<p id="internal-source-marker_0.2845362833249224" dir="ltr"><strong>Swiss photographer Michel Roggo captured this image of Wadi Wurayah in Fujairah, United Arab Emirates, as part of his <a href="http://www.roggo.ch/thefreshwaterproject/">Freshwater Project</a>, a four-year effort to document 30 <a href="http://environment.nationalgeographic.com/environment/freshwater/rivers/">rivers</a> around the world.</strong></p><p dir="ltr">A wadi is a desert stream that is typically dry for much of the year. In this case, Roggo hiked for miles through an arid landscape, and was then startled by the sound of moving water. When he visited, the wadi only had water in it for a few hundred feet before the channel returned to dust.</p><p dir="ltr">"There are fish that can survive when this water dries out completely, then when the water comes back they appear again. No one knows how they do this," said Roggo.</p><p dir="ltr">He added that vegetation can spring up around the wadi, and that many animals, from snakes to leopards, come to drink and look for prey.</p><p dir="ltr">Roggo and some local student photographers put on exhibits of photos from the wadi in the United Arab Emirates. "Local people couldn't believe this was in their country," he said.</p><p dir="ltr">"This water is, for those people, probably of more value than oil."</p><p dir="ltr">So far, Roggo has lensed about 20 rivers for his Freshwater Project, with the goal of making beautiful pictures and educating the public about the importance of protecting <a href="http://environment.nationalgeographic.com/environment/freshwater/">freshwater</a>—also the goal of <a href="http://newswatch.nationalgeographic.com/2013/03/22/for-world-water-day-cooperation-brings-more-benefit-per-drop/">World Water Day</a> (and National Geographic and partners' <a href="http://environment.nationalgeographic.com/environment/freshwater/change-the-course/">Change the Course campaign</a>), held annually on March 22.</p><p dir="ltr">Roggo told National Geographic News that he has specialized in freshwater photography for about 25 years. He does not do any diving, and instead makes most of his photos via remote-controlled cameras, while standing on the shore. "I try to work fast to catch the spirit of different freshwater locations," said Roggo.</p><p dir="ltr">Roggo said freshwater habitats face many threats around the world, although there is still much to discover. "Every time I go out I spot something completely different," he said. (Related: "<a href="http://environment.nationalgeographic.com/environment/photos/rivers-run-dry/">8 Mighty Rivers Run Dry From Overuse</a>.")</p><p dir="ltr"><em>—Brian Clark Howard</em></p>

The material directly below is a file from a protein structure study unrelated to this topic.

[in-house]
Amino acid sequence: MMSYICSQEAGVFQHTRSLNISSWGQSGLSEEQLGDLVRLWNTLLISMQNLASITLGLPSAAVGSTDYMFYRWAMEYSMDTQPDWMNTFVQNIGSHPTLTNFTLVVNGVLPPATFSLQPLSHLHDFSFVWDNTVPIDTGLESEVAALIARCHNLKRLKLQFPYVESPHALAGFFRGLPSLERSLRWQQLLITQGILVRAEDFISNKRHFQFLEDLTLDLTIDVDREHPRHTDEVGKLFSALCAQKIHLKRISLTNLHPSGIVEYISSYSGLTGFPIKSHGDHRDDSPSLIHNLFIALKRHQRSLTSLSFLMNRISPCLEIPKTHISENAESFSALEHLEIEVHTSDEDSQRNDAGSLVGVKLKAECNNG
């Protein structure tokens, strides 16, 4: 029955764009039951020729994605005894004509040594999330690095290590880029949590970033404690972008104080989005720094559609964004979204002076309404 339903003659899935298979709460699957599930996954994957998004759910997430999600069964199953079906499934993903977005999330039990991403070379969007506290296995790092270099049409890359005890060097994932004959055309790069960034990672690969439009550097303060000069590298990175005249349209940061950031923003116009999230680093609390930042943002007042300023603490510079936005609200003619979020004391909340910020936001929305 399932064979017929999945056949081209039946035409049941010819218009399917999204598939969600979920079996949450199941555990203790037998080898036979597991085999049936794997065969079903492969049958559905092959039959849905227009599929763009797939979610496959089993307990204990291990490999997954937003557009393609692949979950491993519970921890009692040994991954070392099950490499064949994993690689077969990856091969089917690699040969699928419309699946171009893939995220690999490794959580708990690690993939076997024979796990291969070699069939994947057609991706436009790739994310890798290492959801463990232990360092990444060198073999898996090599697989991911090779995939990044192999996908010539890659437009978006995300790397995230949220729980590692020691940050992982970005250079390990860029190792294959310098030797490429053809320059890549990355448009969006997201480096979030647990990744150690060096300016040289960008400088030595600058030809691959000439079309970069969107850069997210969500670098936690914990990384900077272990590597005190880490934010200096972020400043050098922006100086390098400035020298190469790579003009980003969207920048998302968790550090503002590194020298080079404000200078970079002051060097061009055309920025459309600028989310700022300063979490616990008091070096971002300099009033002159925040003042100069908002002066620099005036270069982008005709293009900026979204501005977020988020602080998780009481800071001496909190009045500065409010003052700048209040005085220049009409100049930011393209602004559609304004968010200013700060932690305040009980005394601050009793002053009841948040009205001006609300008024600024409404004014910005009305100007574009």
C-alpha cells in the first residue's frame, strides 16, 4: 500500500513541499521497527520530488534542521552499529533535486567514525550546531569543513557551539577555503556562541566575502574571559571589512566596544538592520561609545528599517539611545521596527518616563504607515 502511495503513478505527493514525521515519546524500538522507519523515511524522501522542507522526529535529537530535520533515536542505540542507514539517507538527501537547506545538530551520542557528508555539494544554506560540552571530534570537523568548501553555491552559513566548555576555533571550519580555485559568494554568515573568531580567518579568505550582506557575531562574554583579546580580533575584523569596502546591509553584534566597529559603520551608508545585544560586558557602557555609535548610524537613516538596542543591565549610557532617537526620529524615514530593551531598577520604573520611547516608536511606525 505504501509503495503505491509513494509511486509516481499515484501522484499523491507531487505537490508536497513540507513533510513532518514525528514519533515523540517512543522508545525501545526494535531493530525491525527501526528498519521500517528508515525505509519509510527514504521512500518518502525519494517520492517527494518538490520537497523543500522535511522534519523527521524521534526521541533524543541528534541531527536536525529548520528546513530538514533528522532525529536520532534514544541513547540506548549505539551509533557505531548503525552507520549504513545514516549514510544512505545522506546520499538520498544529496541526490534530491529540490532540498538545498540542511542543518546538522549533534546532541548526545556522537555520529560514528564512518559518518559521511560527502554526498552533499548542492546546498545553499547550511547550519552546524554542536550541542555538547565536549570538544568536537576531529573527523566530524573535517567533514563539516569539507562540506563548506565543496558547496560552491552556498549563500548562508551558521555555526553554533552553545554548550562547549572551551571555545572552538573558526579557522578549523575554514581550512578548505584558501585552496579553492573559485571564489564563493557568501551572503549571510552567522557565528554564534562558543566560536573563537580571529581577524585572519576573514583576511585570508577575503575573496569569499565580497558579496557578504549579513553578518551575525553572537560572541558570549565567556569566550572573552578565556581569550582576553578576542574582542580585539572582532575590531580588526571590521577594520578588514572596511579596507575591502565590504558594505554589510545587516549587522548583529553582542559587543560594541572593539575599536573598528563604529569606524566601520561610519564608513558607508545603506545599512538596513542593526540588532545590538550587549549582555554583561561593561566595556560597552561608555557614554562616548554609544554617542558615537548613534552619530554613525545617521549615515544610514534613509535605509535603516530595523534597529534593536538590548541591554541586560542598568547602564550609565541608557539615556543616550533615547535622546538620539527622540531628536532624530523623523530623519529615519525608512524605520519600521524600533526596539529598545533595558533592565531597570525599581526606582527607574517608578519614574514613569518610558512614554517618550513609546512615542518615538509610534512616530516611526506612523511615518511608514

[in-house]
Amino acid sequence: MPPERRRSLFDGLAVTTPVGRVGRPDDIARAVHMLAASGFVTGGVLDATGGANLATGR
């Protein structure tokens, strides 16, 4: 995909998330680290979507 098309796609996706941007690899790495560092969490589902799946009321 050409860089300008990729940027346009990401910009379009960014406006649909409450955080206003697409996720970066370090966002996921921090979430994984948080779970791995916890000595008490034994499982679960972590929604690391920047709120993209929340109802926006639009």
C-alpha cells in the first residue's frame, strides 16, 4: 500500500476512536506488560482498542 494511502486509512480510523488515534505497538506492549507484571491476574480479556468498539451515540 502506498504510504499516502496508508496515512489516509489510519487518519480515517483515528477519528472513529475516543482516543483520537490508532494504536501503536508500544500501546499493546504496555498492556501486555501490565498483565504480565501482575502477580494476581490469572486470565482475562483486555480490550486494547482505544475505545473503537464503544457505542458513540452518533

Wadi Wurayah, Fujairah, UAE

Swiss photographer Michel Roggo captured this image of Wadi Wurayah in Fujairah, United Arab Emirates, as part of his Freshwater Project, a four-year effort to document 30 rivers around the world.

A wadi is a desert stream that is typically dry for much of the year. In this case, Roggo hiked for miles through an arid landscape, and was then startled by the sound of moving water. When he visited, the wadi only had water in it for a few hundred feet before the channel returned to dust.

"There are fish that can survive when this water dries out completely, then when the water comes back they appear again. No one knows how they do this," said Roggo.

He added that vegetation can spring up around the wadi, and that many animals, from snakes to leopards, come to drink and look for prey.

Roggo and some local student photographers put on exhibits of photos from the wadi in the United Arab Emirates. "Local people couldn't believe this was in their country," he said.

"This water is, for those people, probably of more value than oil."

So far, Roggo has lensed about 20 rivers for his Freshwater Project, with the goal of making beautiful pictures and educating the public about the importance of protecting freshwater—also the goal of World Water Day (and National Geographic and partners' Change the Course campaign), held annually on March 22.

Roggo told National Geographic News that he has specialized in freshwater photography for about 25 years. He does not do any diving, and instead makes most of his photos via remote-controlled cameras, while standing on the shore. "I try to work fast to catch the spirit of different freshwater locations," said Roggo.

Roggo said freshwater habitats face many threats around the world, although there is still much to discover. "Every time I go out I spot something completely different," he said. (Related: "8 Mighty Rivers Run Dry From Overuse.")

—Brian Clark Howard

Photograph by Michel Roggo

Pictures: Dipping Under Unspoiled Rivers

Photographer Michel Roggo’s Freshwater Project takes an intimate look at rivers around the world.

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